AT&T Inc. (NYSE: T) and Verizon Communications Inc. (NYSE: VZ) are often compared by investors as the same sort of companies. They both dominate communications in mobile and terrestrial phones and data plans. But after that, there has been a clear difference in how Verizon and AT&T are moving their businesses.
Both companies had already gotten into content delivery to compete against cable. AT&T then went out and acquired DirecTV and has been expanding in Latin America. Verizon acquired AOL and is in the process of acquiring Yahoo. These are different paths with a common goal: finding the next leg of growth.
It goes without saying that equity analysts and credit ratings analysts often look through entirely differently sets of eyes. 24/7 Wall St. took a look at a credit ratings report from this week and at outside data from Thomson Reuters to see what the equity analysts are viewing. What stands out is that AT&T has outperformed so far in 2016, but there are differing expectations here for what lies ahead.
This week’s Standard & Poor’s report talks about how the paths of AT&T and Verizon differ. The view from S&P is that AT&T’s $14 billion infrastructure investment, its expansion in Mexico and its suite of new products may drive stronger revenue growth in comparison to rivals like Verizon. Still, S&P sees both AT&T and Verizon facing obstacles and opportunities.
This diversification of revenues and opportunities will be paramount in the coming years. After all, there has been a secular decline in wireline telecom, and even the wireless business has, at least for the most part, peaked in America. Hint: how many adults and teenagers do you know who do not have a phone?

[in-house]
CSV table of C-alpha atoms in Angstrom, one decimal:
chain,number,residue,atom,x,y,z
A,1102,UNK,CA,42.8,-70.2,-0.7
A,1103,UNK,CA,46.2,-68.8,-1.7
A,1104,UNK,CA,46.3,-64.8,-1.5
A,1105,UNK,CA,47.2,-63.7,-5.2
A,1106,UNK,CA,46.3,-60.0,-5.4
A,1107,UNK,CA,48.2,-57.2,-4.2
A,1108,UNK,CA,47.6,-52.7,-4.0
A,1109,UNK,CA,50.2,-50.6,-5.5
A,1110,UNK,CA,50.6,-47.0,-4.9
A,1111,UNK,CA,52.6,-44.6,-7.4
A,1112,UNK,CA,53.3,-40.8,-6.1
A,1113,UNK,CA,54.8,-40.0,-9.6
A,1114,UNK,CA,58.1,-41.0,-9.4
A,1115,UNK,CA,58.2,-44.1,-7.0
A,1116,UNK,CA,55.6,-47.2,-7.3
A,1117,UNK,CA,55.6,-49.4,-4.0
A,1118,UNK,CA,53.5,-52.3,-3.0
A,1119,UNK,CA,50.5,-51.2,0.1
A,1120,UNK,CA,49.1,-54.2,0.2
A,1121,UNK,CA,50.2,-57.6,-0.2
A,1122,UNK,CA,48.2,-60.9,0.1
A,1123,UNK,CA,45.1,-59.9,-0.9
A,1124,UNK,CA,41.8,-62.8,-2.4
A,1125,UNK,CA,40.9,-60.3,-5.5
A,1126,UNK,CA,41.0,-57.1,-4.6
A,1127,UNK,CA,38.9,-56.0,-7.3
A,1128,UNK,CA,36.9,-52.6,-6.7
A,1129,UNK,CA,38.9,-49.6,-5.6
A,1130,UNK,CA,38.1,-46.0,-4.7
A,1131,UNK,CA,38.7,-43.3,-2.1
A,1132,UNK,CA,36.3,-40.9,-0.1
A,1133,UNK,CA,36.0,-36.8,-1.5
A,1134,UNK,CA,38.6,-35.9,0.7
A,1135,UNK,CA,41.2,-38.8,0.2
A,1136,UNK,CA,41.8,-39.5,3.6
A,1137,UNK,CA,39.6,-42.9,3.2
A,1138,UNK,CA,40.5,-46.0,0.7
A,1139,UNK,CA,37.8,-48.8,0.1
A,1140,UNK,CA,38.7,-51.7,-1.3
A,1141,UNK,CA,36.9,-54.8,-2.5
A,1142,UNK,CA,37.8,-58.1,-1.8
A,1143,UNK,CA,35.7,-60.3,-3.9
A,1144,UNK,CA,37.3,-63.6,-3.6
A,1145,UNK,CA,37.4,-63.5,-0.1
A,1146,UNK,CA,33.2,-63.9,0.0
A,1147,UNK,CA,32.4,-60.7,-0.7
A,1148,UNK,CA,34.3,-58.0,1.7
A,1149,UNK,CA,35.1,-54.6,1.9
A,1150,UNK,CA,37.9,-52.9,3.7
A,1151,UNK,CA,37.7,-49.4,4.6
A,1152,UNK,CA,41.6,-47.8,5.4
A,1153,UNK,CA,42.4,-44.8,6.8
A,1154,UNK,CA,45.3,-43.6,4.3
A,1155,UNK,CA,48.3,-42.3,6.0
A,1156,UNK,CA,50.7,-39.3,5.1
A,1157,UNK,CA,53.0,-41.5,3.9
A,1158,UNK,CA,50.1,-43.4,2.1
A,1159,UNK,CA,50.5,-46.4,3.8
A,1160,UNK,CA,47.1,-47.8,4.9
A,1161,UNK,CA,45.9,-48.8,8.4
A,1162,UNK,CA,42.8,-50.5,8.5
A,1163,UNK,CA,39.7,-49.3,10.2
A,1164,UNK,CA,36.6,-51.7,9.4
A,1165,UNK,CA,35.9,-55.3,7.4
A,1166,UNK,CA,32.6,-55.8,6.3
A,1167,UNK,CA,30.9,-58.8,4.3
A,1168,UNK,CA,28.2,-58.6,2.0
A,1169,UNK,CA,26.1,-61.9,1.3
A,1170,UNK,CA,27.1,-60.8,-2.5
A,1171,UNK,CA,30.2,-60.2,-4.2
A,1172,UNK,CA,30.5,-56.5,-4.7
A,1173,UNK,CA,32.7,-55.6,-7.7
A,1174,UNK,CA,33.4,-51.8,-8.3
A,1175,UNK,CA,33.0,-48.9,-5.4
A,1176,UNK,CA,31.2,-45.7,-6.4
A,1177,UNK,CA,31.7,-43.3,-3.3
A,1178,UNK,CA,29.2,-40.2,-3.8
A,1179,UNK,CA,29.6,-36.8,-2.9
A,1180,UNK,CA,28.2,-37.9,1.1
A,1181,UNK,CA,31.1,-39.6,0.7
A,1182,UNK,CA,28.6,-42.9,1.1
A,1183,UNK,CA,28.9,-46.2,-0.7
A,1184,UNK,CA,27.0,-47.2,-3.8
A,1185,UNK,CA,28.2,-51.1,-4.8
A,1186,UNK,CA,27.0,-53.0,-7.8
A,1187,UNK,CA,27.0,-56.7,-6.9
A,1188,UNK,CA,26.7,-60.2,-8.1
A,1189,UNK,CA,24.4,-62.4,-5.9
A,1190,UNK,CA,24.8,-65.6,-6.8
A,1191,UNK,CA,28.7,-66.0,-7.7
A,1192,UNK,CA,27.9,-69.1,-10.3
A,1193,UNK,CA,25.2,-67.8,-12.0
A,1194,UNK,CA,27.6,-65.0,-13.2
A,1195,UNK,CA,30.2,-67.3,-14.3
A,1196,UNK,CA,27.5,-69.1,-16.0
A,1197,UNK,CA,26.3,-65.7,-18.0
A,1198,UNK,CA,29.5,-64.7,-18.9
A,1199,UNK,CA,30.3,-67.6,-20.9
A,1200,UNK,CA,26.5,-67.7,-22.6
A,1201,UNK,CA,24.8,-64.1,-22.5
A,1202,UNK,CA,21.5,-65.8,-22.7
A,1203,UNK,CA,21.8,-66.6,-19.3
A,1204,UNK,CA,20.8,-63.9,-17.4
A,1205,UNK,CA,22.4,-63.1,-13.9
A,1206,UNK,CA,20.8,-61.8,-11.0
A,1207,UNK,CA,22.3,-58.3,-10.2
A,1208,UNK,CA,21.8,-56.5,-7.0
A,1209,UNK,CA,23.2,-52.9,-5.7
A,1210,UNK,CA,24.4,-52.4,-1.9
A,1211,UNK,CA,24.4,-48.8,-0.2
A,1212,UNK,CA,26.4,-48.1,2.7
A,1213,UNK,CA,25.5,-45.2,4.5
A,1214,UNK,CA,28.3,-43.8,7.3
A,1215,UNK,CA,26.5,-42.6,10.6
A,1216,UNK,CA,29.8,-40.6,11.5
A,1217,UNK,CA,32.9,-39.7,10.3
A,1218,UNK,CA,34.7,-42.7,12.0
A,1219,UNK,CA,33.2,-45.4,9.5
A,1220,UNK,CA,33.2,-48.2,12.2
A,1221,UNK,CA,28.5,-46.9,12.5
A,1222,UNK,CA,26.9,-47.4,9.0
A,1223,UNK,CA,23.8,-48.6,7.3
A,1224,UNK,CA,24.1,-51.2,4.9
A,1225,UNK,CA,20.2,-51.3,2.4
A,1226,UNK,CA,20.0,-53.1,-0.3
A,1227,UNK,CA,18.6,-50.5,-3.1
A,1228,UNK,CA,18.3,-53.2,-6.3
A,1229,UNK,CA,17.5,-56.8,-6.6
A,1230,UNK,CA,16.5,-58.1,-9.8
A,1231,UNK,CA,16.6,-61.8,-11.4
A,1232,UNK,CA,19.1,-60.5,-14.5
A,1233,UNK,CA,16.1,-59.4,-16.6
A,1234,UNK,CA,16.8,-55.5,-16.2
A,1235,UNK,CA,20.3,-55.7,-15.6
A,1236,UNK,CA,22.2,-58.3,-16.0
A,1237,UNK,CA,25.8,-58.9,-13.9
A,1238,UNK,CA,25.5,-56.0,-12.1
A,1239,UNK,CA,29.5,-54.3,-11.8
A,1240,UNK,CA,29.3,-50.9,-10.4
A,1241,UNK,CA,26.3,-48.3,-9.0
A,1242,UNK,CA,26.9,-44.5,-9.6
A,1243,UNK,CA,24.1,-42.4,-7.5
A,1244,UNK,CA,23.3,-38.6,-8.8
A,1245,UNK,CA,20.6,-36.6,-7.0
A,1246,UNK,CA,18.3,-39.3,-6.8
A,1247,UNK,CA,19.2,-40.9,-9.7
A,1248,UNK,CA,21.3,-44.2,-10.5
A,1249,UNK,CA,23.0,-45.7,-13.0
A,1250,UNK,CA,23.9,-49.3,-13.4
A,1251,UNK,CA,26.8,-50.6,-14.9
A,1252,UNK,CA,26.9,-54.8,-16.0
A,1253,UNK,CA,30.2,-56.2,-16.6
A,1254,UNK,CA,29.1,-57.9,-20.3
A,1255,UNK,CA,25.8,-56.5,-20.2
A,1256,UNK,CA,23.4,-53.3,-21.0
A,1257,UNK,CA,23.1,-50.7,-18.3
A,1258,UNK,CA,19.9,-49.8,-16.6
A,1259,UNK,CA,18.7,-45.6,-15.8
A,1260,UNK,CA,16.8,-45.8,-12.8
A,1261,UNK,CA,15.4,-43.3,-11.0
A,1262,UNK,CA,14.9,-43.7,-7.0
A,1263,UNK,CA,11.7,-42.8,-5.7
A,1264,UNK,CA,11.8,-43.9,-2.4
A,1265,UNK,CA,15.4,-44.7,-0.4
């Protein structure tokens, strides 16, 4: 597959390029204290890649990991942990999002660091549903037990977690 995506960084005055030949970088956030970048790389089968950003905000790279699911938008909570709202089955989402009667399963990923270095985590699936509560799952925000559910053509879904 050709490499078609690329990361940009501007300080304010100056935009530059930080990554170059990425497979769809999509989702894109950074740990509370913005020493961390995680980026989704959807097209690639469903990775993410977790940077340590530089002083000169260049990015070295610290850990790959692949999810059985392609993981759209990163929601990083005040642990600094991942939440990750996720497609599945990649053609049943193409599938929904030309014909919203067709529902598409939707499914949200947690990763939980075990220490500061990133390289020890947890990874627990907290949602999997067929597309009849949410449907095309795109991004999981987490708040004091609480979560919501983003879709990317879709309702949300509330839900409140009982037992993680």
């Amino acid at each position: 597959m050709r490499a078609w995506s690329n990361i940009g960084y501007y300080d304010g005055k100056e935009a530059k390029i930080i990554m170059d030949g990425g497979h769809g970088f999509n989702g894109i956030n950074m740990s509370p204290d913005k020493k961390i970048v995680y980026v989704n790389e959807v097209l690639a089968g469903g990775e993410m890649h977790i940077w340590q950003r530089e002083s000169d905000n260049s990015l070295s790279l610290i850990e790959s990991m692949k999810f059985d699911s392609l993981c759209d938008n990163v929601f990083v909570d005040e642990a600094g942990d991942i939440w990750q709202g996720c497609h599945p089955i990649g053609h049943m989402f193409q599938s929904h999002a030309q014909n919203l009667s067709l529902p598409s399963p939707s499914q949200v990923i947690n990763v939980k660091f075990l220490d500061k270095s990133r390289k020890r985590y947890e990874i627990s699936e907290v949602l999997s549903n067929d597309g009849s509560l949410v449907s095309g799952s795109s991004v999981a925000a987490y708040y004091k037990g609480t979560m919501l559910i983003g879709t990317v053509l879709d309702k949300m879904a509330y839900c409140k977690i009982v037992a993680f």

S&P Global Ratings believes that AT&T and Verizon are both taking different roads in their pursuits for growth. There are potential benefits from new technologies and recent acquisitions, and then there are the device installment plans.
S&P’s Allyn Arden said:
AT&T is diversifying its overall revenue base by expanding internationally and creating its own over-the-top mobile to deliver video content over the Internet. The company is also leveraging its national video platform obtained via its DIRECTV acquisition, while investing in fiber to improve its network capabilities.
AT&T’s expansion into Mexico and the DirecTV mobile video product looks highly promising. The company’s $14 billion of investments from 2012 through 2015 to upgrade its network capabilities will ultimately offer a more robust experience to its customer base.
On Verizon, Arden noted:
Verizon, in contrast, divested some of its wireline business assets, while increasing its presence in mobile video distribution, digital media, and the Internet of Things.
On the other hand, Verizon’s mobile video and digital media strategy has yet to produce significant results, and it may be challenging to yield strong revenue growth longer term, given the company’s limited experience in these businesses.
As far as which is best, S&P believes that both strategies offer some revenue growth potential. They also both carry some risks and long-term uncertainties. It is important to realize that perhaps focusing on revenues may not be the only metric that matters. S&P’s report views AT&T’s operating strategy as being more favorable than Verizon’s operating strategy. Still the caveat here is “at least for the next couple of years.”